The park exit led into a crowded street. Nedim stopped and had a look around. He wasn’t quite sure where he was and which direction he was supposed to move in. Everything was familiar, yet somehow strange. He would’ve sworn he had seen some of the buildings around him before, more than once at that, but he just couldn’t place them. For instance, the garages opposite the park very much resembled the ones opposite his tower block, only his tower block wasn’t there, so it couldn’t have been the same place. The garages themselves were newer, the façade was better preserved and graffiti-free. To make everything even more confusing, opposite the garages was a basketball court rather similar to the one opposite his garages. Only this one was run-down and there were no hoops on the backboards, but Nedim could’ve sworn they’d renovated it recently, fenced it with wire, drawn fresh lines and installed new hoops. Except for the newer appearance, it was beyond any doubt the same court.

He turned around and ran back to the court, then stopped at a spot from which he could observe it from the same angle and distance as when he was entering his own tower block. Behind him, in the distance, one could see the old familiar flyover with its railing and lighting. All these things were equidistant, and their dimensions matched perfectly – everything stood in identical spatial and dimensional relations. The bench was exactly where his bedroom would’ve been, only four storeys down. There could be only one reasonable explanation, no matter how implausible it seemed. He hadn’t gone sleepwalking, because he hadn’t gone anywhere at all and he was exactly where he’d fallen asleep the night before, only the tower block was gone.

Where the fuck is it, Nedim wanted to shout. Has it been sucked up by a tornado, like in the Japanese cartoon version of The Wizard of Oz he watched as a child? The tower was much larger than Dorothy’s wooden Kansas house – it was a massive complex with seven entrances, five storeys each. It was new construction, built some six-seven years ago. It had an attached car park which bordered the basketball court, only it was gone now, and the park stretched to where it ought to have been.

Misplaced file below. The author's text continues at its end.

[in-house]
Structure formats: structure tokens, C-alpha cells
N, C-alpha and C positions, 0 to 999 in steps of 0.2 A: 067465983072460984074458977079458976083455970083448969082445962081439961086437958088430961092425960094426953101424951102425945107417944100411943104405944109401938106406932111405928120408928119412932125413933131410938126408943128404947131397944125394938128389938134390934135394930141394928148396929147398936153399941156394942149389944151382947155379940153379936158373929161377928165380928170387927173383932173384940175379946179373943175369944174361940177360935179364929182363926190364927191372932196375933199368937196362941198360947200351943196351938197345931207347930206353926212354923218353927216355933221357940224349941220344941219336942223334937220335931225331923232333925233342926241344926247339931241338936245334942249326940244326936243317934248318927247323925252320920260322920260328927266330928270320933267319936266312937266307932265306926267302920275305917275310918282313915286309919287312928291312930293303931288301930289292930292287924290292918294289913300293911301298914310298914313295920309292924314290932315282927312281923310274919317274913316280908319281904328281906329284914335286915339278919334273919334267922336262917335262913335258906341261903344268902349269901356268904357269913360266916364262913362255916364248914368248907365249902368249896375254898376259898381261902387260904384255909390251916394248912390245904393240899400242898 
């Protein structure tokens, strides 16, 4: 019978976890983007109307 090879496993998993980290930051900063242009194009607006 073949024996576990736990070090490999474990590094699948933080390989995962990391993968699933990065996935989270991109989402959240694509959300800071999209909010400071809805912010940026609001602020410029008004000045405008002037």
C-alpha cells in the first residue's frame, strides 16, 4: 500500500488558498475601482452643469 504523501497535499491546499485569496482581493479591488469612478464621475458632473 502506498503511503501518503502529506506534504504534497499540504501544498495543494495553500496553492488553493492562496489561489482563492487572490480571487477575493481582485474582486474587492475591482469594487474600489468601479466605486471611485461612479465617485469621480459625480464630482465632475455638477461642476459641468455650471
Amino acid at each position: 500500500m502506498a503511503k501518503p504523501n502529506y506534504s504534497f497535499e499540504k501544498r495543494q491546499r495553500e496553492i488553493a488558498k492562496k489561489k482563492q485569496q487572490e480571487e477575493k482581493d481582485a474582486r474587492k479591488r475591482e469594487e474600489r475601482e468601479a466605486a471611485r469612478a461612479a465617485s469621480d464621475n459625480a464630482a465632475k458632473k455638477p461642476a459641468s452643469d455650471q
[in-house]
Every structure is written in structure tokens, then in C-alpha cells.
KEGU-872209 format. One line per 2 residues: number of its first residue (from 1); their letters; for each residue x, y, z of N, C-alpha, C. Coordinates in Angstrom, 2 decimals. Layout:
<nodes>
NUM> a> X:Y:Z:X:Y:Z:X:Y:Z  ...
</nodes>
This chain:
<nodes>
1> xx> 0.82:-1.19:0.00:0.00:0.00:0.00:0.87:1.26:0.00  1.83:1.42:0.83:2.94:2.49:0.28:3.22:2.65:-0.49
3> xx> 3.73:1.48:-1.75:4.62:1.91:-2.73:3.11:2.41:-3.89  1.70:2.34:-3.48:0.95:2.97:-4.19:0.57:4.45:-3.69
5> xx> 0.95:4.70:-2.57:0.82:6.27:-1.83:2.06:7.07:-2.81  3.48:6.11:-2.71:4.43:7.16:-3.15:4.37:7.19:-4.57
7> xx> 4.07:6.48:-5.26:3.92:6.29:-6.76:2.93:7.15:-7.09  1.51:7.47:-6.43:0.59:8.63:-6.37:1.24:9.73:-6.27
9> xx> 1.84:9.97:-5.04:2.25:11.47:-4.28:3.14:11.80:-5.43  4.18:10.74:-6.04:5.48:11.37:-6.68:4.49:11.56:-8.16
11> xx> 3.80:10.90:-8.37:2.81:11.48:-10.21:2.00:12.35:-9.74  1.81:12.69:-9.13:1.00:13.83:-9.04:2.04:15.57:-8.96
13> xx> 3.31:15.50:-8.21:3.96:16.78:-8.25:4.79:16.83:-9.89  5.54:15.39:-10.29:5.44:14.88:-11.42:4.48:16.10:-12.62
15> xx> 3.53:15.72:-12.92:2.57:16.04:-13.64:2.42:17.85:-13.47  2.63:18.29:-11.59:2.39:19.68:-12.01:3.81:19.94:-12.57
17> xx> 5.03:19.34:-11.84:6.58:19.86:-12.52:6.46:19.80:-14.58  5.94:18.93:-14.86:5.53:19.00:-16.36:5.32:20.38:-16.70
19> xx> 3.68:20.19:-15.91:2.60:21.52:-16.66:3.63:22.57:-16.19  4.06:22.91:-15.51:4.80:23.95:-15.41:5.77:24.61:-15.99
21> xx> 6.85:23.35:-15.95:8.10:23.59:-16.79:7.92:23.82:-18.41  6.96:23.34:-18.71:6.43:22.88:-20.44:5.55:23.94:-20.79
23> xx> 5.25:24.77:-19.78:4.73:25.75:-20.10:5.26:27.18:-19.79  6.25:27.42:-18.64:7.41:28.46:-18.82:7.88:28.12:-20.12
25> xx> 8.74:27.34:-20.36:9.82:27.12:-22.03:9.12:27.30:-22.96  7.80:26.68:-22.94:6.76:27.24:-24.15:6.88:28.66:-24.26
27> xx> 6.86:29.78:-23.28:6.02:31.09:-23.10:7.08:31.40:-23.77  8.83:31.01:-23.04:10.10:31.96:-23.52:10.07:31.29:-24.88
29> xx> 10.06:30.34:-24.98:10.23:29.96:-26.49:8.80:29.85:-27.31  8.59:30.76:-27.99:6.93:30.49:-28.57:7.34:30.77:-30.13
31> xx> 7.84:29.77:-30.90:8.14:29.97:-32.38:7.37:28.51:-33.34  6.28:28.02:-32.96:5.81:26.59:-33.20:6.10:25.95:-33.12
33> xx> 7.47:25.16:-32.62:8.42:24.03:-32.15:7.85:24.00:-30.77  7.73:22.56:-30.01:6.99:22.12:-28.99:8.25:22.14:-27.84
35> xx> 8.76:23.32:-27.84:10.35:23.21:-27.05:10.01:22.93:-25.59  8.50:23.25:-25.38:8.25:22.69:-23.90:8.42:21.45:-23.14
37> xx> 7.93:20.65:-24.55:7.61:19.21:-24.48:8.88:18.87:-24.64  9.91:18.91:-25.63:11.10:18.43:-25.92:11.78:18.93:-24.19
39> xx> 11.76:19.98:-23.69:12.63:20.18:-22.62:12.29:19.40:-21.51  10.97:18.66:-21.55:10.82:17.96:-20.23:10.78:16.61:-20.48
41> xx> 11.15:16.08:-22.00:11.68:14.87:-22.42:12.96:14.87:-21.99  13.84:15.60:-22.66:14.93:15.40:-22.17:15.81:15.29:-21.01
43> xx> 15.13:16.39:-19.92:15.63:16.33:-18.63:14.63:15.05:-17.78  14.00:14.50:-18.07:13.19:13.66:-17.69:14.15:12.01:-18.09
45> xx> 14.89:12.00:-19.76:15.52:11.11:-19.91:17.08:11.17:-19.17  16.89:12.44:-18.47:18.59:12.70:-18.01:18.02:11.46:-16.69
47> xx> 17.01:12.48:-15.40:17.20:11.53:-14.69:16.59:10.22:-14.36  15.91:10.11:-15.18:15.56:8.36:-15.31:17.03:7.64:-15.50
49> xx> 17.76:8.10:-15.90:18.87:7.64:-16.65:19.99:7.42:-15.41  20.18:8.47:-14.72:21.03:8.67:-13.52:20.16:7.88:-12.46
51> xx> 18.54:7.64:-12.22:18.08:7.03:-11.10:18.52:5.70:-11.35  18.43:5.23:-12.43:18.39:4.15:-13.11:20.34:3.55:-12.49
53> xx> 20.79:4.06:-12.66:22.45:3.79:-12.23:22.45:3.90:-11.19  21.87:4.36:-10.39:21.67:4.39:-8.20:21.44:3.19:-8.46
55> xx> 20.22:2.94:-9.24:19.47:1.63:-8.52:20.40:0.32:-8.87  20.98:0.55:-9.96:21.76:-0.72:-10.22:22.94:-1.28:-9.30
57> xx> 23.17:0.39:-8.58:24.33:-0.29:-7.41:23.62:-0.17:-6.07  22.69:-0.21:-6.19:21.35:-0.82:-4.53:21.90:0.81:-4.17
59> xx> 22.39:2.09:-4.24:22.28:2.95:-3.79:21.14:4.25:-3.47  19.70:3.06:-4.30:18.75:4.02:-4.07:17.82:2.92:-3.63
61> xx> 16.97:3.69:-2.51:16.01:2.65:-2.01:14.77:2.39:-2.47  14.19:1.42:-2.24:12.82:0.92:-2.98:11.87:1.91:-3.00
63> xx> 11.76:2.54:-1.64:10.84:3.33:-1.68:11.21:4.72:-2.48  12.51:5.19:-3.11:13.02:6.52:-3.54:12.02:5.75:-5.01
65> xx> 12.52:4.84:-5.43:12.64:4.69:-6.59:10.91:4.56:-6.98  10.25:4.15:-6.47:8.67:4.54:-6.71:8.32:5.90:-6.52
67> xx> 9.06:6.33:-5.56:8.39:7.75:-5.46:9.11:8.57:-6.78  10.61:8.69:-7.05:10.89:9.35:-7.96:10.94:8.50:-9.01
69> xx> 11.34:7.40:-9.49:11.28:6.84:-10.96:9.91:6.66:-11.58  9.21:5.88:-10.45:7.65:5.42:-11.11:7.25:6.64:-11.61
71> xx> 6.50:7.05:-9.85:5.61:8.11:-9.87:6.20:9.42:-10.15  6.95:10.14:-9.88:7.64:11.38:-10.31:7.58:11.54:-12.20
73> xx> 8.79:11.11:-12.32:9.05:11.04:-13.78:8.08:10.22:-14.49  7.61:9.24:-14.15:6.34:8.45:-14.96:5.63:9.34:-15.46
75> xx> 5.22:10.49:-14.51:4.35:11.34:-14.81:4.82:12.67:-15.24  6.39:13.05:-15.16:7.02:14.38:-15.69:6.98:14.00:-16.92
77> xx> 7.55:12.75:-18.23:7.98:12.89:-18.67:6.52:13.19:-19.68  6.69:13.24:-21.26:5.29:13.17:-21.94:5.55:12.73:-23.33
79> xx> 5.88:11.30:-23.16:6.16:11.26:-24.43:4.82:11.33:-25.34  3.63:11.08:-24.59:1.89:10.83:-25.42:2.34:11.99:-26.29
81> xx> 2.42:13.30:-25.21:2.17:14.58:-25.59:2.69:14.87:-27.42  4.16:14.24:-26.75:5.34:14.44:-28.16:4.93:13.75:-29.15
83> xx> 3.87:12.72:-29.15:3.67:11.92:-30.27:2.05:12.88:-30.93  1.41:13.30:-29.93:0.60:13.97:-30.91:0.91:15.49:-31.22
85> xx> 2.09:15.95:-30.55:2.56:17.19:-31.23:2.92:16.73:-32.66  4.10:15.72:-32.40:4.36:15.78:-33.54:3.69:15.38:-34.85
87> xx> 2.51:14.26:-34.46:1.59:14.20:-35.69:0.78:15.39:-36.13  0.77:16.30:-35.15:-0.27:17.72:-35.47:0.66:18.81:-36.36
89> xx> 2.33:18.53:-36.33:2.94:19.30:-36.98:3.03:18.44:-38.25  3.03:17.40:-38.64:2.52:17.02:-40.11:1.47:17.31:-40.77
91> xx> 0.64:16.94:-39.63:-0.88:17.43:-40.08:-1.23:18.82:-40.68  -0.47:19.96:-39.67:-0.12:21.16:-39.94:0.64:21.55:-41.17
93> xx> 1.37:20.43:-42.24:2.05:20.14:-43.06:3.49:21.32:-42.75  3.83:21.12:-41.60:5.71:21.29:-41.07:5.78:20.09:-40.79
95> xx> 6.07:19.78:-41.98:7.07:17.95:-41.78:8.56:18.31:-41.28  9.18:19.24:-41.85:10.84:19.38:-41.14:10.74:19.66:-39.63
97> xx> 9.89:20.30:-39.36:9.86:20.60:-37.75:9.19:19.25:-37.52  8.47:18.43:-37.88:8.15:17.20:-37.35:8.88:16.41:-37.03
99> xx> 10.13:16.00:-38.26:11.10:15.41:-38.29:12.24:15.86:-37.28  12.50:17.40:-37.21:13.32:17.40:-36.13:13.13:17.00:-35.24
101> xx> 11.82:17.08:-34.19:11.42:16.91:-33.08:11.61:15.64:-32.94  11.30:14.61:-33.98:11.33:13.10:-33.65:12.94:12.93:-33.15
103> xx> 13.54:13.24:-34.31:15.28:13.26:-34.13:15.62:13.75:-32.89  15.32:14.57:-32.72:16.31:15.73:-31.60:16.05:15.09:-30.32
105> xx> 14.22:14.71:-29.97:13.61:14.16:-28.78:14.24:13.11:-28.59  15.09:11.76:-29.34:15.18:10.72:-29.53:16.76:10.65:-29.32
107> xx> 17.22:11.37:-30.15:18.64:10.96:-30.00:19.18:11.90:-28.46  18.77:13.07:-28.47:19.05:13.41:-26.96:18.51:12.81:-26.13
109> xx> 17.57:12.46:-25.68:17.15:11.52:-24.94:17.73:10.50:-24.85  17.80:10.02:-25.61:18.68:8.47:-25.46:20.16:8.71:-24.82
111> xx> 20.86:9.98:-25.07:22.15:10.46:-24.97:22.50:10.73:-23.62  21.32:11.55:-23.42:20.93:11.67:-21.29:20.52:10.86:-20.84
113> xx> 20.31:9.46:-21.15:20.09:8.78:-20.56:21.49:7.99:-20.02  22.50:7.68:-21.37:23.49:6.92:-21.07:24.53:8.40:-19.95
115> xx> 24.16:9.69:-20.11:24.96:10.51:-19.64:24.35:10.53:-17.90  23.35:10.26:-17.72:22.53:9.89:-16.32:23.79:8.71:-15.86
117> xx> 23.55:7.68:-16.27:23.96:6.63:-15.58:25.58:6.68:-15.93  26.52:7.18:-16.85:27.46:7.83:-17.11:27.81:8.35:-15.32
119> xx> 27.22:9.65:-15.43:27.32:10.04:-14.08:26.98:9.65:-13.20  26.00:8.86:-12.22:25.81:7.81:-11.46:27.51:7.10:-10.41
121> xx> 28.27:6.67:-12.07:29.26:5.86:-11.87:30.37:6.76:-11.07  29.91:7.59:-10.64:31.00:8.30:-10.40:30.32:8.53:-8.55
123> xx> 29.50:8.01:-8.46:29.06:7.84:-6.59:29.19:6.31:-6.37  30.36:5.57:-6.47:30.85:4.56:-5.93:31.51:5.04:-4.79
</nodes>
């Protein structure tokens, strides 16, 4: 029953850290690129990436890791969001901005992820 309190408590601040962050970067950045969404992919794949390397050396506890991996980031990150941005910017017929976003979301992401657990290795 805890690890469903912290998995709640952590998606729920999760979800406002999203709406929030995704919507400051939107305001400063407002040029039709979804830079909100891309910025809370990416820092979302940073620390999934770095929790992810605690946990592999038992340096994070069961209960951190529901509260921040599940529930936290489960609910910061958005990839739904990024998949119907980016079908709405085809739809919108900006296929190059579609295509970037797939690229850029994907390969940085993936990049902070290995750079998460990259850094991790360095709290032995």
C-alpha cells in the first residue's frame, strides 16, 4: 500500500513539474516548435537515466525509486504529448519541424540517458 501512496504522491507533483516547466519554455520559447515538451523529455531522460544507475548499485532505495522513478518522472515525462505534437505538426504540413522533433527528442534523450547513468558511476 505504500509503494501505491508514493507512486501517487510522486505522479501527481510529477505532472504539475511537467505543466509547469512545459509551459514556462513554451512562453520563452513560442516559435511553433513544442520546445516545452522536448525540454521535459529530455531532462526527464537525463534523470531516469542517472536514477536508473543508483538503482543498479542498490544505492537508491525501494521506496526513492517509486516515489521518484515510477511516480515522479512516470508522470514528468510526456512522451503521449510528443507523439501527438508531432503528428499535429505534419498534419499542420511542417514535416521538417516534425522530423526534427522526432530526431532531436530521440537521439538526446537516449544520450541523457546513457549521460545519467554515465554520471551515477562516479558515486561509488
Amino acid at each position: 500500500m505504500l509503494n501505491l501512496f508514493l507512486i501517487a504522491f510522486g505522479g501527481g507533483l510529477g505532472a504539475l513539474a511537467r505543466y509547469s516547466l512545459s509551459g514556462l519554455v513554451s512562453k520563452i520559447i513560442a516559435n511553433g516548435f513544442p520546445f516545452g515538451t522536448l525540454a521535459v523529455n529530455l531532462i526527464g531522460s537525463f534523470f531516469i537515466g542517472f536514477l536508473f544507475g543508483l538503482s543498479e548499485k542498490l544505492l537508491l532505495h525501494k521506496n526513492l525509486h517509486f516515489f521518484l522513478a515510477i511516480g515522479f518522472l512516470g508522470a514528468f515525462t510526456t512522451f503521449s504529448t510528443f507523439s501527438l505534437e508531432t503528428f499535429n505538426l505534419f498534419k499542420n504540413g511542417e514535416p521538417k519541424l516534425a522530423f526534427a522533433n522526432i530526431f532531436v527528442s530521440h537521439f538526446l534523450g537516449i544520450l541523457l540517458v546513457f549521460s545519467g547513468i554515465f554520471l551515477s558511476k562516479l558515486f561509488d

He didn’t know what to do, so he returned to the same bench on which he woke up, and sat. The old lady gave him another disdainful glare, then she got up and left with a disgusted look on her face. But Nedim no longer cared and didn’t even notice her this time. His mind was in chaos. He was trying to get his thoughts in order, but he kept returning to the same question: why was he still there, whilst the tower block, along with all the other tenants, was gone? There had to be a good reason for that, but it eluded him. It had become certain that he’d be late for work, but even if he’d mustered up the courage to go to work barefoot, in his tracksuit bottoms, he couldn’t be sure his company building still existed. Staying where he was, trying to get himself together and coming up with a better solution seemed the best course of action.

He blocked one nostril with his finger and started breathing deeply, which he had learnt at the yoga classes Šefika made him attend. He was the only man there, except the instructor. He thought, if only he had a cup of black coffee, he would get his head together, and his mind would clear up.